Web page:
Speech Pioneer Fred Jelinek Dies at 77

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Frederick Jelinek, a Johns Hopkins University faculty member whose research laid the foundation for modern speech recognition and text translation technology, died Sept. 14 while working at the university’s Homewood campus in Baltimore. He was 77.

During 21 years at IBM Research and nearly two decades at Johns Hopkins, Jelinek pioneered the statistical methods that enable modern computers to understand,’ transcribe, and translate written and spoken language. In recognition of this work, he was inducted in 2006 into the National Academy of Engineering.

“He envisioned applying the mathematics of probability to the problem of processing speech and language,” said Sanjeev Khudanpur, a Johns Hopkins associate professor of electrical and computer engineering who worked with Jelinek. “This revolutionized the field. Fifty years ago no one thought that was possible. Today, it’s the dominant paradigm.”

Khudanpur added, “Initially, Fred’s ideas generated some hostile reviews, owing to philosophical differences, but ultimately his approach prevailed and became mainstream. Over the past 10 years or so, he received lifetime achievement awards, one after another, from diverse professional societies.”

At Johns Hopkins, which he joined in 1993, Jelinek was the Julian S. Smith Professor of Electrical Engineering and director of the Center for Language and Speech Processing.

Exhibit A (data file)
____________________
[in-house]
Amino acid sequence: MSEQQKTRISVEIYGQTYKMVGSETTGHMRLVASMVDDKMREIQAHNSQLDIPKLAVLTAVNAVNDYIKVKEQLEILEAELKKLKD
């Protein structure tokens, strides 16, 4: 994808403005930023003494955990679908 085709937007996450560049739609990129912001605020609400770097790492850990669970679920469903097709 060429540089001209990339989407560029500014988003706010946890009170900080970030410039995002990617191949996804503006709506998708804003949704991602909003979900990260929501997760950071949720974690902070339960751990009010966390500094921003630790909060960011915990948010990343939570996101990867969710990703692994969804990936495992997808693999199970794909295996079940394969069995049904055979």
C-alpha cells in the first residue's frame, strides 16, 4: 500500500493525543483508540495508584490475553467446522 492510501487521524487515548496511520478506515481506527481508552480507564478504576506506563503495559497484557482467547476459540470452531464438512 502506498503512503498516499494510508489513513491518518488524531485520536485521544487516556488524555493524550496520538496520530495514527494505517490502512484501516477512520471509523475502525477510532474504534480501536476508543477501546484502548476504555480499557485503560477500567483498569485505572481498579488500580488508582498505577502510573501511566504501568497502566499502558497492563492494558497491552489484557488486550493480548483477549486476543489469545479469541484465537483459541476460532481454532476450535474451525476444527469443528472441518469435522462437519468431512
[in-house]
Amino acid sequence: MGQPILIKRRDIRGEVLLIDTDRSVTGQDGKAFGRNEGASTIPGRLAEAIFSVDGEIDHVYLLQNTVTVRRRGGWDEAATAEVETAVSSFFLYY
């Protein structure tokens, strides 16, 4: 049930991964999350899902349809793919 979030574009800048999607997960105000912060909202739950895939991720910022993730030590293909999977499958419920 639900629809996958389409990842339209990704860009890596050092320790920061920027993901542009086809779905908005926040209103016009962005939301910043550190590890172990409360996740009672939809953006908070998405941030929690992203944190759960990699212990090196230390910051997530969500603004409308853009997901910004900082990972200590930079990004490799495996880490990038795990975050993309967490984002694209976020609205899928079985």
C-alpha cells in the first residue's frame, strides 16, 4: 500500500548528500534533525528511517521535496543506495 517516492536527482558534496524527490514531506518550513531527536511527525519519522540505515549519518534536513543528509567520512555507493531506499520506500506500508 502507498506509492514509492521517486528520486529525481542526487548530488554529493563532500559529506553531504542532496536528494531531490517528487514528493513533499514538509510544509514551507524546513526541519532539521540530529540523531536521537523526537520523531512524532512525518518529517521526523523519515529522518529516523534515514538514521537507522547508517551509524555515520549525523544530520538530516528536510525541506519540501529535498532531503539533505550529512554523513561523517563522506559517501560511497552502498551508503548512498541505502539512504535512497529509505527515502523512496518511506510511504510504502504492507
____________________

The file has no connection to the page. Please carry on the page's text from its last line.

Jelinek, a native of the Czech Republic, earned his bachelor’s, master’s and doctoral degrees, all in electrical engineering, from MIT.

After obtaining his doctorate in 1962, Jelinek joined the faculty of Cornell University, where he continued to study information theory. A decade later, he applied for a summer position at the IBM T.J. Watson Research Center. Soon he was appointed to head the center’s large Continuous Speech Recognition group on a full-time basis.

“Our group completely revolutionized the standard approach to speech recognition” Jelinek said in a 2001 speech. “This was made easy by the fact that practically none of us was educated in any subject related to speech. Those who contributed most had their doctorates in information theory or physics. Their creativity, determination, originality, and courage to risk was what accounted for our success.”

Jelinek’s son, William Jelinek, said his father “was extremely proud of the speech recognition group he led at IBM for 21 years. When he retired from IBM in 1993, he wanted to continue to do research, and Johns Hopkins gave him the opportunity when the school asked him to direct the Center for Language and Speech Processing there.”

At Johns Hopkins, his colleagues said Jelinek was able to build on his ground-breaking work at IBM and share it with students and other engineering faculty members. He led highly regarded summer workshops that brought together speech and language processing researchers from industry, government, and academia, along with undergraduates and graduate students.

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